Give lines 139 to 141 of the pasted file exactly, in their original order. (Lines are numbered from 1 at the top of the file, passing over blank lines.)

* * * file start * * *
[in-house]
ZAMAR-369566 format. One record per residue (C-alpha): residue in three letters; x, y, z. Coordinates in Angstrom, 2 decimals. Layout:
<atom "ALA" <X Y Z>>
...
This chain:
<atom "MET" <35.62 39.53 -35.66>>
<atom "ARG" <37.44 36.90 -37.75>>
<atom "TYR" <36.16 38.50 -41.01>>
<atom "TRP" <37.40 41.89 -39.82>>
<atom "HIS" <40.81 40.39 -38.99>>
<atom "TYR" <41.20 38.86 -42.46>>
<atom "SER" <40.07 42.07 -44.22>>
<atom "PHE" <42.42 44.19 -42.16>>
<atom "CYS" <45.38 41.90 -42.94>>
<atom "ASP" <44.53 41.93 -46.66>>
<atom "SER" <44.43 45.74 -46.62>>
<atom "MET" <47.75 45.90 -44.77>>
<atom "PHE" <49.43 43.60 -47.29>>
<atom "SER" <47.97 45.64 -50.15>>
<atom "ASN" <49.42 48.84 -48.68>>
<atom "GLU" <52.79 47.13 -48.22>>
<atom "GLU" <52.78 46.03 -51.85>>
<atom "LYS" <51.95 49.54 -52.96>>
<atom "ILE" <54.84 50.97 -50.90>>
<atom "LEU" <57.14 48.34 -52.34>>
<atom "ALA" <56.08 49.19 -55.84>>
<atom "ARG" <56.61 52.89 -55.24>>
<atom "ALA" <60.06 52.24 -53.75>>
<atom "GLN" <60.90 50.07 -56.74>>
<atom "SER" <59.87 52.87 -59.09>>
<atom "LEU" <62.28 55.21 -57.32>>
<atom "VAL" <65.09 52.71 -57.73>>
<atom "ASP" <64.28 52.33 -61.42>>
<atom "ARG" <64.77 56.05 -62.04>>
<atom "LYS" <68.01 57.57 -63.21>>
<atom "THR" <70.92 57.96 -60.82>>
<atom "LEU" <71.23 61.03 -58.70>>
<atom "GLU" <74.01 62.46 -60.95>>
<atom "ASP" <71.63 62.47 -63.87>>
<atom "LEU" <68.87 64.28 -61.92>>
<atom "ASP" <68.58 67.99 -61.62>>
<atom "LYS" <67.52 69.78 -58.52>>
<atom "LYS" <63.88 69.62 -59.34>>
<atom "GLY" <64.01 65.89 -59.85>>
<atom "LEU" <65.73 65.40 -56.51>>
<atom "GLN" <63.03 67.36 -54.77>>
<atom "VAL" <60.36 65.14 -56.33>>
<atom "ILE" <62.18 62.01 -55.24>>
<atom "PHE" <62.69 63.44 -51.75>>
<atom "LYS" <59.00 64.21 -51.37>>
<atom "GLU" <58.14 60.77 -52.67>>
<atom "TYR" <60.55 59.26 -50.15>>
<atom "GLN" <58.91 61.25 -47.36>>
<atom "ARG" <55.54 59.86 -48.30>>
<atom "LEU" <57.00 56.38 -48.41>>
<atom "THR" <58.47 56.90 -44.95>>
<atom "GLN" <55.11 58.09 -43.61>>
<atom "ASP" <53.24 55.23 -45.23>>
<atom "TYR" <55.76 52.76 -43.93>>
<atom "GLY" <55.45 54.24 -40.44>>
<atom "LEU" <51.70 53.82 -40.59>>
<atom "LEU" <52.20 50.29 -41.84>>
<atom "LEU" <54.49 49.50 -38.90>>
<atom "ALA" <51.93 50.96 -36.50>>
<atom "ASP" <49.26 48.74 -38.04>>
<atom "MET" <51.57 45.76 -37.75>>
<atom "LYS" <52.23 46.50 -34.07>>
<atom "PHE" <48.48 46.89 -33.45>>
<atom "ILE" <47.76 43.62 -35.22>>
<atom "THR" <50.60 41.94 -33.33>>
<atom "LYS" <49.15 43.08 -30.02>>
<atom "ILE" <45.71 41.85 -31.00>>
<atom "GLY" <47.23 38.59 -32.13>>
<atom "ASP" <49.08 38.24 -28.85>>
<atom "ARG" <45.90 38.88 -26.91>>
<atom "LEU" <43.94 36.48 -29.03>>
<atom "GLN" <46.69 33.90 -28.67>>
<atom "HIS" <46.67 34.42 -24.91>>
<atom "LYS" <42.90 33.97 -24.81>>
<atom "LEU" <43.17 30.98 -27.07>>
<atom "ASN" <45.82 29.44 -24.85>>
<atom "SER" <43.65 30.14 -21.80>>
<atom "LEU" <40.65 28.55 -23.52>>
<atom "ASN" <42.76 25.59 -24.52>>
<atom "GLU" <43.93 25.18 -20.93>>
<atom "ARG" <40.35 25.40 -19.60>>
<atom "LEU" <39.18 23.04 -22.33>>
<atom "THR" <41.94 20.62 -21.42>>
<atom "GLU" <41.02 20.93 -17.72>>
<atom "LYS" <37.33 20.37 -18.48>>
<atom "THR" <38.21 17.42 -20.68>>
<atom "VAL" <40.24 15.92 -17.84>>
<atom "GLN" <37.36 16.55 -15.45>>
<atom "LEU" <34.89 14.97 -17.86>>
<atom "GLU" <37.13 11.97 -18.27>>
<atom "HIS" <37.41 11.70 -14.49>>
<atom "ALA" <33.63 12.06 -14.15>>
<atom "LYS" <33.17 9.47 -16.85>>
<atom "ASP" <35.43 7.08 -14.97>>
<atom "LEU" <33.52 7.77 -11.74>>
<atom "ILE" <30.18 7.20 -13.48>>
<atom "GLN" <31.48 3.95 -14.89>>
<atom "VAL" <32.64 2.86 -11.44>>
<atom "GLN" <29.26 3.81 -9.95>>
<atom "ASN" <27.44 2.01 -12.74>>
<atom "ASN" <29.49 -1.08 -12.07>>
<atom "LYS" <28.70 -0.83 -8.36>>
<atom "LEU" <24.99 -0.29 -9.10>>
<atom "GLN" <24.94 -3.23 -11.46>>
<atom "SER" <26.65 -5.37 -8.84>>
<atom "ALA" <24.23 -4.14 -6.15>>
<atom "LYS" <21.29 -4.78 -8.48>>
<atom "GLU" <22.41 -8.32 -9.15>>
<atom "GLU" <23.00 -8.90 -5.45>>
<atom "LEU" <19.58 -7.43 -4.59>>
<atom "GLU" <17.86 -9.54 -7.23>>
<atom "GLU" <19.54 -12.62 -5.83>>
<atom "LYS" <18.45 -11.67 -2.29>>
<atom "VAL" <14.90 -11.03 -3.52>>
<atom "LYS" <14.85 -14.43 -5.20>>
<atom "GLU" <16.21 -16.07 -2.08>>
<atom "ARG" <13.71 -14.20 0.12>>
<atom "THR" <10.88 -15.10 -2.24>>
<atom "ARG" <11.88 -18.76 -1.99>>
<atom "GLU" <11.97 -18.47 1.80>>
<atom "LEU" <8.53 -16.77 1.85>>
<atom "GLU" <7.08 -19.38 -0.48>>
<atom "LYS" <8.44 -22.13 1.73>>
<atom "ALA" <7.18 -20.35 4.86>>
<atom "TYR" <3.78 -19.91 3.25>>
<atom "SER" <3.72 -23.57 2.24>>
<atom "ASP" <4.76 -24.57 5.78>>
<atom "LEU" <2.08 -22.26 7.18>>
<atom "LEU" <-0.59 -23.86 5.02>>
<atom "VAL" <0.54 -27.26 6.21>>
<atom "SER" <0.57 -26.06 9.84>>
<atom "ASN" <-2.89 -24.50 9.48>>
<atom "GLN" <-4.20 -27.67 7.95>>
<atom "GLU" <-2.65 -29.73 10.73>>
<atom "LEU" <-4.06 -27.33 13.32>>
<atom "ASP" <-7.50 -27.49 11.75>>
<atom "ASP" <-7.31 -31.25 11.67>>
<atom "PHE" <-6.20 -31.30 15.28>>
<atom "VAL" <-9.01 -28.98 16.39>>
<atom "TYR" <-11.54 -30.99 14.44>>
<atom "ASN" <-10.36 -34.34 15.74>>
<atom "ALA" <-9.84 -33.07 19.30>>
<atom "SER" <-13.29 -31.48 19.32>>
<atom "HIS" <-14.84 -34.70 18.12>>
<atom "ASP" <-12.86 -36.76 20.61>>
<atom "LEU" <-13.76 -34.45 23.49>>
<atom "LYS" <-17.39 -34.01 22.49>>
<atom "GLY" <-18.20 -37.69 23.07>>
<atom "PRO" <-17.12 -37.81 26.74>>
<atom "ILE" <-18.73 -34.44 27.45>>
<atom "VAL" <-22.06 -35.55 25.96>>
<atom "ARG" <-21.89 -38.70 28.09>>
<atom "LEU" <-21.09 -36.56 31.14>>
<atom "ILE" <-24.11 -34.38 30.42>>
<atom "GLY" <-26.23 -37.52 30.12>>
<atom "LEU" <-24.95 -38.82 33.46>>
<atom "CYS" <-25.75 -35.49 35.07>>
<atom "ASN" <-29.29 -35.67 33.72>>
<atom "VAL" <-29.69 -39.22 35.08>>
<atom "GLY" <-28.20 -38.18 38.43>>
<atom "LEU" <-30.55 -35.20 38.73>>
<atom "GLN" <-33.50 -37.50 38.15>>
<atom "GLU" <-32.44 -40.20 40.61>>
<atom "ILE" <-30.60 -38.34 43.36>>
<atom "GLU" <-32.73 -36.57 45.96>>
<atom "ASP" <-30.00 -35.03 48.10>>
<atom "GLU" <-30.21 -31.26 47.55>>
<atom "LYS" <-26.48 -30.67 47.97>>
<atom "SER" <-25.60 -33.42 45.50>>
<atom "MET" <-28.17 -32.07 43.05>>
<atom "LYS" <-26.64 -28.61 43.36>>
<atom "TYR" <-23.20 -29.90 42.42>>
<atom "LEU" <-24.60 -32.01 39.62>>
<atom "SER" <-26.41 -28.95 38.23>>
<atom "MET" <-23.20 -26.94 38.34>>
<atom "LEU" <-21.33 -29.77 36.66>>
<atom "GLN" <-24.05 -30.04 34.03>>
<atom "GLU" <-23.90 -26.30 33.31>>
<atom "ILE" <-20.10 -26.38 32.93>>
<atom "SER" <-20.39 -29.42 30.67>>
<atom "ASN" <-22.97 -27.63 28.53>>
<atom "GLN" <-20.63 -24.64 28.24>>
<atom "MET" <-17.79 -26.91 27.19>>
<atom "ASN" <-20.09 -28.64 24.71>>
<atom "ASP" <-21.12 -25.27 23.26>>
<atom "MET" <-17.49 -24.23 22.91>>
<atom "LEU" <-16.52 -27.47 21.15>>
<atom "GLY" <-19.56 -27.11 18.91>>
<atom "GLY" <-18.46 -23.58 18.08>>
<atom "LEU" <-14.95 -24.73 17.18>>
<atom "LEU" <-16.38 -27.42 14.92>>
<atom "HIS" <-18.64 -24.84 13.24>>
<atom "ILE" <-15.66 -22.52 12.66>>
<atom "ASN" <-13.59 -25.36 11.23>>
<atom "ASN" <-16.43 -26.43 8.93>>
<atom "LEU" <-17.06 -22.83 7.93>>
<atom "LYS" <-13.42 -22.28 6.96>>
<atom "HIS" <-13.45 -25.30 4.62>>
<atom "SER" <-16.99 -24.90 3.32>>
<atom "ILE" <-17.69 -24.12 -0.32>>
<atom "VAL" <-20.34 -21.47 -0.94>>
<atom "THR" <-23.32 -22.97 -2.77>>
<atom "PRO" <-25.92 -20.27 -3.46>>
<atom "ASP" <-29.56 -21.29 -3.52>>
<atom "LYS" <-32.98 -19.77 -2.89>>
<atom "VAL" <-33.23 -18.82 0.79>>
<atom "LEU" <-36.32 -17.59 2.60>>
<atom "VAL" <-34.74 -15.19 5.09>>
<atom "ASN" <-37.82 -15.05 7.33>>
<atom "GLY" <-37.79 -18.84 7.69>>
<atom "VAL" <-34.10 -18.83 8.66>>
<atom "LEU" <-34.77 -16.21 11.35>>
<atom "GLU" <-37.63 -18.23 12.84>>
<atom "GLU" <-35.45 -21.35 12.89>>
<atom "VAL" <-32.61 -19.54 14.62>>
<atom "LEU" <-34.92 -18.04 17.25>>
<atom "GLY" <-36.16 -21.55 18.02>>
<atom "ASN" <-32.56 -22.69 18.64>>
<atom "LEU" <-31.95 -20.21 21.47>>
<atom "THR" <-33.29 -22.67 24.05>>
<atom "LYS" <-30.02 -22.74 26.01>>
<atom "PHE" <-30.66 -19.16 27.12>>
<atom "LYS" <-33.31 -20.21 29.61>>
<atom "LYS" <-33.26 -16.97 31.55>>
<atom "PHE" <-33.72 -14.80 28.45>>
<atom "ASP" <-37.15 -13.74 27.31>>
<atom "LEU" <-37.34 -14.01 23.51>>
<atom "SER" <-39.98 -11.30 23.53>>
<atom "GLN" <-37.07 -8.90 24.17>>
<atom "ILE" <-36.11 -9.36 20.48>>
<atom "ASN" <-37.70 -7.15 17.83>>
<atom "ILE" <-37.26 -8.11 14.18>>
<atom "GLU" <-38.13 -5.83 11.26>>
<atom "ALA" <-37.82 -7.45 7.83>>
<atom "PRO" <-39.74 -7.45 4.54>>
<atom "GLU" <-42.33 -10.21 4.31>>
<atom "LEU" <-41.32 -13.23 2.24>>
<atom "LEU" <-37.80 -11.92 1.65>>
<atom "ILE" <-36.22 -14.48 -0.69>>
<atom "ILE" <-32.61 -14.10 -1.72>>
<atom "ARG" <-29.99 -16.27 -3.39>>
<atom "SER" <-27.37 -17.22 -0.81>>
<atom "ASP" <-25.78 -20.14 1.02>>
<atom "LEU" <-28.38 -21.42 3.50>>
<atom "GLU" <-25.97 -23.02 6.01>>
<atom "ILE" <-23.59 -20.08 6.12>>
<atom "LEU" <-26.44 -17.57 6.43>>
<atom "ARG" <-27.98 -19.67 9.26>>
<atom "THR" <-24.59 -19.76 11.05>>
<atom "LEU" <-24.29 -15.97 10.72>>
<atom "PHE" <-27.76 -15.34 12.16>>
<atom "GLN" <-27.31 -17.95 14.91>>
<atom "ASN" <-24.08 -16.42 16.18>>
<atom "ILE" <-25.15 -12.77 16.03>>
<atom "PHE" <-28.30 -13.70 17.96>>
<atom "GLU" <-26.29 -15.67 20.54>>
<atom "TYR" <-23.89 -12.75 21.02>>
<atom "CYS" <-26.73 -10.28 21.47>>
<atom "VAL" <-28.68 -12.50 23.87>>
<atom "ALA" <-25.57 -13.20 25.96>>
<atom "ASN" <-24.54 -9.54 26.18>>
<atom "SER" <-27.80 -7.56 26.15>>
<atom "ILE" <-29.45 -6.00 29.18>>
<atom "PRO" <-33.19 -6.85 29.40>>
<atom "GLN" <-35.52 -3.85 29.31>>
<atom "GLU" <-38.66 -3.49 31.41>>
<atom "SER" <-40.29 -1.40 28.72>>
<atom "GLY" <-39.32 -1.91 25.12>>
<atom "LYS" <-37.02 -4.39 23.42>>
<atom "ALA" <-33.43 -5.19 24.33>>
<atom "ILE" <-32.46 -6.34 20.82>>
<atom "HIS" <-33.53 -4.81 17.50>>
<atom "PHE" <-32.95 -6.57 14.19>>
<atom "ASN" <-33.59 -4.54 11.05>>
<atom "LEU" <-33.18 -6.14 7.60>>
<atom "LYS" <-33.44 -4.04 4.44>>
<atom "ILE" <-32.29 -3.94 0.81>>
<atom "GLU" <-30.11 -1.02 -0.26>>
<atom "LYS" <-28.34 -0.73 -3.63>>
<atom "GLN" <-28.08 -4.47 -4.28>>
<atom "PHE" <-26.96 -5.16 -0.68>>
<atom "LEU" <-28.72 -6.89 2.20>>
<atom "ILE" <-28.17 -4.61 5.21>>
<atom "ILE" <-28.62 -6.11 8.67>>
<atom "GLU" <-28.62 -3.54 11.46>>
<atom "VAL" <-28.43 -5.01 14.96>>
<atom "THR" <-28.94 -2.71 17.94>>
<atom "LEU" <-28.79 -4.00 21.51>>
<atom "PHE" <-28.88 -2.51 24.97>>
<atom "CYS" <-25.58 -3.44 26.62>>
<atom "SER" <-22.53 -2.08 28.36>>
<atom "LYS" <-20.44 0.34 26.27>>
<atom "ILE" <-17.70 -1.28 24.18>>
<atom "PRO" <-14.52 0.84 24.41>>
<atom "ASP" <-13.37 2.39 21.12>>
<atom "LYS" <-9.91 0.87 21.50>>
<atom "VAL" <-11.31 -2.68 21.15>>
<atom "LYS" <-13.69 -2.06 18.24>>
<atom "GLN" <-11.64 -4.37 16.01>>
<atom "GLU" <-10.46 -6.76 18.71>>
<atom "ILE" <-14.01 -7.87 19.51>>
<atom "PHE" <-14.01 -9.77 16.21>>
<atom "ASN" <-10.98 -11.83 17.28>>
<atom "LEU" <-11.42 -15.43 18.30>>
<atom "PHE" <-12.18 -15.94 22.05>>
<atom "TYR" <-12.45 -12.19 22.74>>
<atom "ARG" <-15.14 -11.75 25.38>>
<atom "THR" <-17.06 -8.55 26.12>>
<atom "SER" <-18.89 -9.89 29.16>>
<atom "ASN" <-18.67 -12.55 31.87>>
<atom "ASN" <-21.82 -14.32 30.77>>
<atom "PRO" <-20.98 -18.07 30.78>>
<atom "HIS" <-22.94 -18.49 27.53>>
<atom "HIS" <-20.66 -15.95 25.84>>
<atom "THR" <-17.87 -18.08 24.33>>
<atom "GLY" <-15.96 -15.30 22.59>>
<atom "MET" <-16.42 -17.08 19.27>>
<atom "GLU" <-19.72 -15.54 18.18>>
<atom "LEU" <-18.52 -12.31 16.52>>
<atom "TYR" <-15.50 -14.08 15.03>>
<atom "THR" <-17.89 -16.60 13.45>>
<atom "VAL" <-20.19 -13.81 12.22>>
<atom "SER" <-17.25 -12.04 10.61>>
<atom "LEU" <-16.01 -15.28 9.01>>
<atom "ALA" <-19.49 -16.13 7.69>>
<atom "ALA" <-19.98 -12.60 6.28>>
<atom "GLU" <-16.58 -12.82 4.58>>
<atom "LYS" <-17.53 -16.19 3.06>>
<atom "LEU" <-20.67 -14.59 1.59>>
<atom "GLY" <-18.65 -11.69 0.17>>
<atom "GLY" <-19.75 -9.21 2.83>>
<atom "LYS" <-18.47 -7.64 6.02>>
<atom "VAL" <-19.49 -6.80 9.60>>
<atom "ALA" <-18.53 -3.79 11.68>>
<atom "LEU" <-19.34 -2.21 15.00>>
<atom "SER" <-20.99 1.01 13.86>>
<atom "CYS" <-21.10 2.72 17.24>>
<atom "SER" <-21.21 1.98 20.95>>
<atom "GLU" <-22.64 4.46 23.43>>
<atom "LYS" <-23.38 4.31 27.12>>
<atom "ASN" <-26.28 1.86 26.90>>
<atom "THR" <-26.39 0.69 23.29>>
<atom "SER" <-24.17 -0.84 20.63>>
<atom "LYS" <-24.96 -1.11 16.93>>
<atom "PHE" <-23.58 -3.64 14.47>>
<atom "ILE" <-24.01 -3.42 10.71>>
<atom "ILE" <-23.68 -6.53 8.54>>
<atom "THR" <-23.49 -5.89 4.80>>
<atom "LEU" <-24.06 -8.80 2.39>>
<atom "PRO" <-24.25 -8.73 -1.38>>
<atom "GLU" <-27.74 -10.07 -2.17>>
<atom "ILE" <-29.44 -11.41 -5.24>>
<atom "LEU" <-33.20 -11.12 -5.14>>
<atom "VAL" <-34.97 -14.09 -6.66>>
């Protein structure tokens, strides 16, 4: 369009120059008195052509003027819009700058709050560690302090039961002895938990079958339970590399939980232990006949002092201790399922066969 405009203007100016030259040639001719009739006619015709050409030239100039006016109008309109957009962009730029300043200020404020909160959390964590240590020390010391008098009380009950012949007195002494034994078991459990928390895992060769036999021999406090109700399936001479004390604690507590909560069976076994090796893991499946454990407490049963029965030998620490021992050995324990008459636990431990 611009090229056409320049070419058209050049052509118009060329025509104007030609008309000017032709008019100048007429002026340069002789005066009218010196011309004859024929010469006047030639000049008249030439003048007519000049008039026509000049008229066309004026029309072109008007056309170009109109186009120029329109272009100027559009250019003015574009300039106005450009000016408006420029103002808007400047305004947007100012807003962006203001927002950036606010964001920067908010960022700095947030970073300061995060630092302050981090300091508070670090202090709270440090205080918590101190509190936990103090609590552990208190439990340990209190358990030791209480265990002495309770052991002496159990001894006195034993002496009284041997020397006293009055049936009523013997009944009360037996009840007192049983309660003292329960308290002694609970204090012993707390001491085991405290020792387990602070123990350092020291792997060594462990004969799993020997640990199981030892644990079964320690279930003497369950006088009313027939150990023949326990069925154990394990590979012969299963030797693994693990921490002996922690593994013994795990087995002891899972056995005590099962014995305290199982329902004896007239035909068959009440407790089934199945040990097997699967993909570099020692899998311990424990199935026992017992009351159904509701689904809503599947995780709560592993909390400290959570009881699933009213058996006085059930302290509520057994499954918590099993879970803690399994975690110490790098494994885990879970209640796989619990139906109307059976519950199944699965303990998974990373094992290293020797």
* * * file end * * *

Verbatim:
<atom "GLU" <-2.65 -29.73 10.73>>
<atom "LEU" <-4.06 -27.33 13.32>>
<atom "ASP" <-7.50 -27.49 11.75>>